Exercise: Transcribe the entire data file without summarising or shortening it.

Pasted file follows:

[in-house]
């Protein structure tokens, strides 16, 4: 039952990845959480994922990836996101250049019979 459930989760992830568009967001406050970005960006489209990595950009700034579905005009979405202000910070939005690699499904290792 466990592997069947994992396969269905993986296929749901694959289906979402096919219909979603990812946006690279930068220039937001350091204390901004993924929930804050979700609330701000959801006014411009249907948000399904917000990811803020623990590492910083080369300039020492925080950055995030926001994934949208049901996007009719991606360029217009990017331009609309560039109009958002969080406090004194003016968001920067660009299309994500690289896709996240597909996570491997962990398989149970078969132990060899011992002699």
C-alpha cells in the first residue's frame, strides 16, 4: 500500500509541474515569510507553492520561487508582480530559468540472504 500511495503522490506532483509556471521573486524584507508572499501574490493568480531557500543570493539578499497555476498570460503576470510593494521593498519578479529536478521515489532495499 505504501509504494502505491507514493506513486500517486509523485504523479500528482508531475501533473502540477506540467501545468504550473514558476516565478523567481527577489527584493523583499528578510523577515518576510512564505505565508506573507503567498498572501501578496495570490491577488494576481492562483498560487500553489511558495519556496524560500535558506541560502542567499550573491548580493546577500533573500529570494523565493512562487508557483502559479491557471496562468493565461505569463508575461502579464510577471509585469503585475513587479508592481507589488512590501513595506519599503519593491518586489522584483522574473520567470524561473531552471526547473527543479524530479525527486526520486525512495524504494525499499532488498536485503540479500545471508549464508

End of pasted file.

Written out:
[in-house]
């Protein structure tokens, strides 16, 4: 039952990845959480994922990836996101250049019979 459930989760992830568009967001406050970005960006489209990595950009700034579905005009979405202000910070939005690699499904290792 466990592997069947994992396969269905993986296929749901694959289906979402096919219909979603990812946006690279930068220039937001350091204390901004993924929930804050979700609330701000959801006014411009249907948000399904917000990811803020623990590492910083080369300039020492925080950055995030926001994934949208049901996007009719991606360029217009990017331009609309560039109009958002969080406090004194003016968001920067660009299309994500690289896709996240597909996570491997962990398989149970078969132990060899011992002699």
C-alpha cells in the first residue's frame, strides 16, 4: 500500500509541474515569510507553492520561487508582480530559468540472504 500511495503522490506532483509556471521573486524584507508572499501574490493568480531557500543570493539578499497555476498570460503576470510593494521593498519578479529536478521515489532495499 505504501509504494502505491507514493506513486500517486509523485504523479500528482508531475501533473502540477506540467501545468504550473514558476516565478523567481527577489527584493523583499528578510523577515518576510512564505505565508506573507503567498498572501501578496495570490491577488494576481492562483498560487500553489511558495519556496524560500535558506541560502542567499550573491548580493546577500533573500529570494523565493512562487508557483502559479491557471496562468493565461505569463508575461502579464510577471509585469503585475513587479508592481507589488512590501513595506519599503519593491518586489522584483522574473520567470524561473531552471526547473527543479524530479525527486526520486525512495524504494525499499532488498536485503540479500545471508549464508